A player of Digital Combat Simulator, he grew tired of having to remember awkward key combinations to control the simulator. Flying a jet, even in a simulator, can require quick thinking bound with quick reflexes, so having a button to press, a switch to flip, or a knob to turn can be vastly superior to even the simplest keyboard based command.

An Arduino interfaces the buttons to the computer, and a white acrylic case is employed to keep all the parts flying in formation. Yes, a white case — with great care taken to allow the case to be backlit. The effect is excellent, and it looks like the panel would be right at home in the Sukhoi Su-25T that it’s designed to control in the game.

We appreciated the attention to detail in the panel, as even the gear status lights and flap indicators match those in the simulator, a nice touch! What more could [pgsanchez] build? We’d like to see! If you’re into flight sims and the like, you might be interested in this fully 3D printed flight sim controller.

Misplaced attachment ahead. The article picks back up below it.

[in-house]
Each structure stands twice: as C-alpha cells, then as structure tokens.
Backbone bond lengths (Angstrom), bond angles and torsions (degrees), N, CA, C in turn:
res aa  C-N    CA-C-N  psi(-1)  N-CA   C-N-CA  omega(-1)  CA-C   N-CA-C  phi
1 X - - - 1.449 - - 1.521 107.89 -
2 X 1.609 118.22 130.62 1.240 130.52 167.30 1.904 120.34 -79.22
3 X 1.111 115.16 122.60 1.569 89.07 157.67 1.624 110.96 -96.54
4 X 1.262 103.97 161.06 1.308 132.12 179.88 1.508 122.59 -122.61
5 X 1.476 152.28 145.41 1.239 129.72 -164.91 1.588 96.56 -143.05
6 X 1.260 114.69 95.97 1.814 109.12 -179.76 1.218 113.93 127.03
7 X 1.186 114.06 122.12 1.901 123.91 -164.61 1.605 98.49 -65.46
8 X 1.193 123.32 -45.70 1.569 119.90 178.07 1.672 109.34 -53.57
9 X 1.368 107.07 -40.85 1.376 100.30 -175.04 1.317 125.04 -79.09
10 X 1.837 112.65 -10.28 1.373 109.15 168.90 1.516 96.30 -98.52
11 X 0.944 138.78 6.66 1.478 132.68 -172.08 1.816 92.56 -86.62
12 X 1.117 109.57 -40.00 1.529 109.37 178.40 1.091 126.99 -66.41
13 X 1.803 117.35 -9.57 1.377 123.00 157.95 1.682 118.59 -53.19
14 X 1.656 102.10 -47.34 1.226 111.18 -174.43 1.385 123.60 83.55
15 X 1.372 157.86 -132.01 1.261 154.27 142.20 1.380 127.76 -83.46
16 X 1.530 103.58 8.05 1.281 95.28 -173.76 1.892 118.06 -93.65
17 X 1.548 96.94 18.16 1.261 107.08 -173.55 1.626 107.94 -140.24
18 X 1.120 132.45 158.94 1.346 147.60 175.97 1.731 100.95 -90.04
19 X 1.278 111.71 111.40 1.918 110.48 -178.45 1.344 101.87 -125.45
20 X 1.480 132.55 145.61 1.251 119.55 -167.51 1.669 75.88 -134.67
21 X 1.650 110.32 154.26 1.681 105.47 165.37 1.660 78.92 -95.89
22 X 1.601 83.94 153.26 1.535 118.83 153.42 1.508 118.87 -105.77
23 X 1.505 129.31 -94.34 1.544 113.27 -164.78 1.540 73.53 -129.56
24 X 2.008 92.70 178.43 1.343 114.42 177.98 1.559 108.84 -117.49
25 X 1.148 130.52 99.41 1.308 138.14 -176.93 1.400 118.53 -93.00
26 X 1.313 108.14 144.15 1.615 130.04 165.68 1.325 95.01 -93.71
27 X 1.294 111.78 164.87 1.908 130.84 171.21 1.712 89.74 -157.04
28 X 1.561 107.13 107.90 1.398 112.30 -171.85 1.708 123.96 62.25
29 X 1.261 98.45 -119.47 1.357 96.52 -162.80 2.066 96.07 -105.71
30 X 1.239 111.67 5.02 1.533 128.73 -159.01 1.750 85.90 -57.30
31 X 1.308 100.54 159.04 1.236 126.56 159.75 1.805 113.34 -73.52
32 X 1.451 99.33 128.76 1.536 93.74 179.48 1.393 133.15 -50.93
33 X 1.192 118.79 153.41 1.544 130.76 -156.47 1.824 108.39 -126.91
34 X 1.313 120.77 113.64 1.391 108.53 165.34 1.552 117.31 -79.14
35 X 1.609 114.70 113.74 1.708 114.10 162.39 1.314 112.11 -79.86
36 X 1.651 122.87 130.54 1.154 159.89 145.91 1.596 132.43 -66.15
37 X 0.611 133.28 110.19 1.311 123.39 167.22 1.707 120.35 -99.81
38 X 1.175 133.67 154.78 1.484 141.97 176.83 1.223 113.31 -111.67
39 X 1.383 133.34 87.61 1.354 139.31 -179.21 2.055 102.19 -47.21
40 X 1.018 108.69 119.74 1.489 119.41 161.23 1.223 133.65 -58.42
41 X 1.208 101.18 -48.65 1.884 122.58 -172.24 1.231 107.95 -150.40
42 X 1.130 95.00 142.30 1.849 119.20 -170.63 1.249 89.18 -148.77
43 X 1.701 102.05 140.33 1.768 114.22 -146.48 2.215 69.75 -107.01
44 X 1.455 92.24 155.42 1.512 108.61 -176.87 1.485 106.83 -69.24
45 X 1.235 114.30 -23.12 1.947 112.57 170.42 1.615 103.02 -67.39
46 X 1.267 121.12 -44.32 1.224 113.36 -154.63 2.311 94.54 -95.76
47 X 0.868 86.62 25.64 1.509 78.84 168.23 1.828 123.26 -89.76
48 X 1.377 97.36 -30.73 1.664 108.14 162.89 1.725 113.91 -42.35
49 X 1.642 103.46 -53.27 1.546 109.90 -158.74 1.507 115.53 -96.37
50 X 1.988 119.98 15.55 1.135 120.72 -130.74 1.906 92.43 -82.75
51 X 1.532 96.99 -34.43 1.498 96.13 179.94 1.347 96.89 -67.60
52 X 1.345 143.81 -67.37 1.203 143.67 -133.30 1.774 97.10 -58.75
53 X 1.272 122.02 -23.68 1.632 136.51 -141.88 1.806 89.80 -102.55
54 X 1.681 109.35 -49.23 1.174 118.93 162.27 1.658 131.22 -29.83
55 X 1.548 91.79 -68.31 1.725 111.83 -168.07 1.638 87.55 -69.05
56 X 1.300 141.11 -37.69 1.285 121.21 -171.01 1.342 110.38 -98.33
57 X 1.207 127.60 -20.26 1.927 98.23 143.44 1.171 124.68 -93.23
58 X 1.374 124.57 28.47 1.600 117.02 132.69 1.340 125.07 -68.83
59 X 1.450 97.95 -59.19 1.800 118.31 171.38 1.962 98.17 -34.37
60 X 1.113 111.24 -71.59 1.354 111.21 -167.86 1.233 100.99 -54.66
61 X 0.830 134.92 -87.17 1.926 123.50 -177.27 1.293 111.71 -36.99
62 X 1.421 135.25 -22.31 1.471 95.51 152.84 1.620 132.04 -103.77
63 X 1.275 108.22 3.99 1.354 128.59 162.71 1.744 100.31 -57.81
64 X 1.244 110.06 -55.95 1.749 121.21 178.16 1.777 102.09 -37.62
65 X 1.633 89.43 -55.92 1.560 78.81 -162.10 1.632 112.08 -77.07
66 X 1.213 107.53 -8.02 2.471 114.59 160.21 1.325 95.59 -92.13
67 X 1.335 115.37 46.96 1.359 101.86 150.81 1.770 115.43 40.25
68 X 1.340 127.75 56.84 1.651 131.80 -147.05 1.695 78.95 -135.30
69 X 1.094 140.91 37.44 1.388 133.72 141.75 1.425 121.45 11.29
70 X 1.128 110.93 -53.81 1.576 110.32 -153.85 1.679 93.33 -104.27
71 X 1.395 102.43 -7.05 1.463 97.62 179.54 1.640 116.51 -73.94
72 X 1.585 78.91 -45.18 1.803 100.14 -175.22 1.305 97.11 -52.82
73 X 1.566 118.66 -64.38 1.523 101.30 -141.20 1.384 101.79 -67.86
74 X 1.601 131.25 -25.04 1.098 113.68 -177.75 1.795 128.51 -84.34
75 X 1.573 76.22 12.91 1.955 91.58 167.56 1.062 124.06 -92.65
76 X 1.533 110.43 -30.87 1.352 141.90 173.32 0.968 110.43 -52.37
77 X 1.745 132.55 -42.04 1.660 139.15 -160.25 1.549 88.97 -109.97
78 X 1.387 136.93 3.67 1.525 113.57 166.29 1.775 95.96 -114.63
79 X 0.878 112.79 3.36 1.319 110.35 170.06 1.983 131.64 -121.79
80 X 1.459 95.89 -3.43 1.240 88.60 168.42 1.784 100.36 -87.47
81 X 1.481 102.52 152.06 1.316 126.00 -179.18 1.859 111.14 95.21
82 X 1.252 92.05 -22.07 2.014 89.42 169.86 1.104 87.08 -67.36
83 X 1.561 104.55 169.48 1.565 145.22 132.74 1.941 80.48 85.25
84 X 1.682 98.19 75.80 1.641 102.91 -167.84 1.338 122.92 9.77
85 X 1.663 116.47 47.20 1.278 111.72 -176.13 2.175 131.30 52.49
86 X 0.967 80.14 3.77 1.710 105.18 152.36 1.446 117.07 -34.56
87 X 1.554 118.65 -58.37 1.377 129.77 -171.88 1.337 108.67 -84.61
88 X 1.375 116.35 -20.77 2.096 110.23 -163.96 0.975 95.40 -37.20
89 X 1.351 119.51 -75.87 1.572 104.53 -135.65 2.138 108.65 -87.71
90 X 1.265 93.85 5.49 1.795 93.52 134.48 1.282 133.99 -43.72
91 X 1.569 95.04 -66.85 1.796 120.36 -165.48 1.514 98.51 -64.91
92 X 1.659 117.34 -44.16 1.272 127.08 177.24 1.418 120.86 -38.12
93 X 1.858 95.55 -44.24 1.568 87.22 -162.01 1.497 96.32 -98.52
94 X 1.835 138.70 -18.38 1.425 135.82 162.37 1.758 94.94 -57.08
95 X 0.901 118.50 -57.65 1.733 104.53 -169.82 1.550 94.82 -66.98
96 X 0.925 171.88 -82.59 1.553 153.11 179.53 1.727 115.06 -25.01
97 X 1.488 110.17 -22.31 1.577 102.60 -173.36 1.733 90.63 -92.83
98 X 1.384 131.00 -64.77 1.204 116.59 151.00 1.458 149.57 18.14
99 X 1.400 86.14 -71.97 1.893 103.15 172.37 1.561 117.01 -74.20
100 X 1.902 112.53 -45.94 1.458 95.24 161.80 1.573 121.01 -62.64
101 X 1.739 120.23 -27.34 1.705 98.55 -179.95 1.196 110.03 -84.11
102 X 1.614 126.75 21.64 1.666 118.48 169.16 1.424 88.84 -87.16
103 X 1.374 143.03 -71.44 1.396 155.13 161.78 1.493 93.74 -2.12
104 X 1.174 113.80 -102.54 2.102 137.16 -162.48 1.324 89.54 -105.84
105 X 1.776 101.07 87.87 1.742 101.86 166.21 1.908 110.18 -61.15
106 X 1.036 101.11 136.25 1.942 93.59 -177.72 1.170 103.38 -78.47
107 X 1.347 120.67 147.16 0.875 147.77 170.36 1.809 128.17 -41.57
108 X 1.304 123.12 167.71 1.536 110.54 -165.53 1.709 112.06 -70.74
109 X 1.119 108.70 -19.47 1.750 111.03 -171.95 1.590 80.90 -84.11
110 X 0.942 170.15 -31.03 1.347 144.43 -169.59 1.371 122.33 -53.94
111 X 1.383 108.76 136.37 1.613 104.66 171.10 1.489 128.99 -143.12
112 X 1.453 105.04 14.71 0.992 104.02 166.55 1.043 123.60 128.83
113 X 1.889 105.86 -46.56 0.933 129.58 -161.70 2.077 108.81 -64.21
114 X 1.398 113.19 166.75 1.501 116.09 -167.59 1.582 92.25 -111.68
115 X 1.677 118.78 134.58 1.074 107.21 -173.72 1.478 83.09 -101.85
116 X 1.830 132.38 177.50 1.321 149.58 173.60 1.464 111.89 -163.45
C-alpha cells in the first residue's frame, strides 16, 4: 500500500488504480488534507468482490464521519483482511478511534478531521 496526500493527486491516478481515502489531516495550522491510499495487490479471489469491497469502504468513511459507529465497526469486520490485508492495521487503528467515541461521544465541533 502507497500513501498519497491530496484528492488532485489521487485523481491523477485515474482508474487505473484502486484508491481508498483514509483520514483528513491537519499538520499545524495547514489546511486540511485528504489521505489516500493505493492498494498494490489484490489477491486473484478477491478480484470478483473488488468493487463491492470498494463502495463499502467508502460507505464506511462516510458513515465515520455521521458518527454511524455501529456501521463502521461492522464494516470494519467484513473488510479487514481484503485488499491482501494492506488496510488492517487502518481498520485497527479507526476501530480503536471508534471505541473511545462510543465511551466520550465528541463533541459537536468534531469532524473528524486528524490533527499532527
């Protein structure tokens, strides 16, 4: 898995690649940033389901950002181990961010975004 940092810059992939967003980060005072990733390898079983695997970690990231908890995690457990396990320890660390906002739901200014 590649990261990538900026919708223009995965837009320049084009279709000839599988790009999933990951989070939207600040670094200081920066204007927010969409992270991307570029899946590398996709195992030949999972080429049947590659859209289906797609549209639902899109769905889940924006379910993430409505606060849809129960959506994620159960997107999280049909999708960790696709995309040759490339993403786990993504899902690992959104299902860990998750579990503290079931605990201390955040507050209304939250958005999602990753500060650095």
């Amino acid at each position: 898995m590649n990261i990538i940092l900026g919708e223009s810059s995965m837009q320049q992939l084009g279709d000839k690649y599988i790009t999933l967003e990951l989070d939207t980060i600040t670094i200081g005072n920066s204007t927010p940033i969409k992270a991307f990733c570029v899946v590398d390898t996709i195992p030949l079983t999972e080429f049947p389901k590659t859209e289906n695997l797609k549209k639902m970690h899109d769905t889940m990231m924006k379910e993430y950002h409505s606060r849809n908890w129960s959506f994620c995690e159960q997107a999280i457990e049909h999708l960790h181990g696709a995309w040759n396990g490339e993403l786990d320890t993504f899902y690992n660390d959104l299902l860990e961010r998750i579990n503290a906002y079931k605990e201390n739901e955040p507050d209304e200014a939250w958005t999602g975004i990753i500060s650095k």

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Hoverbike Turns Hoverboard Into Ebike

Hoverboards were a popular trend with the youths and in-crowd a few years ago, and now that the fad has largely died out there are plenty of them sitting unused in closets and basements around the world. That only means opportunities to put the parts from these unique transportation devices into other builds. A more practical method of transportation is a bicycle, and this build scavenges most of the parts from a hoverboard to turn a regular bicycle into a zippy ebike.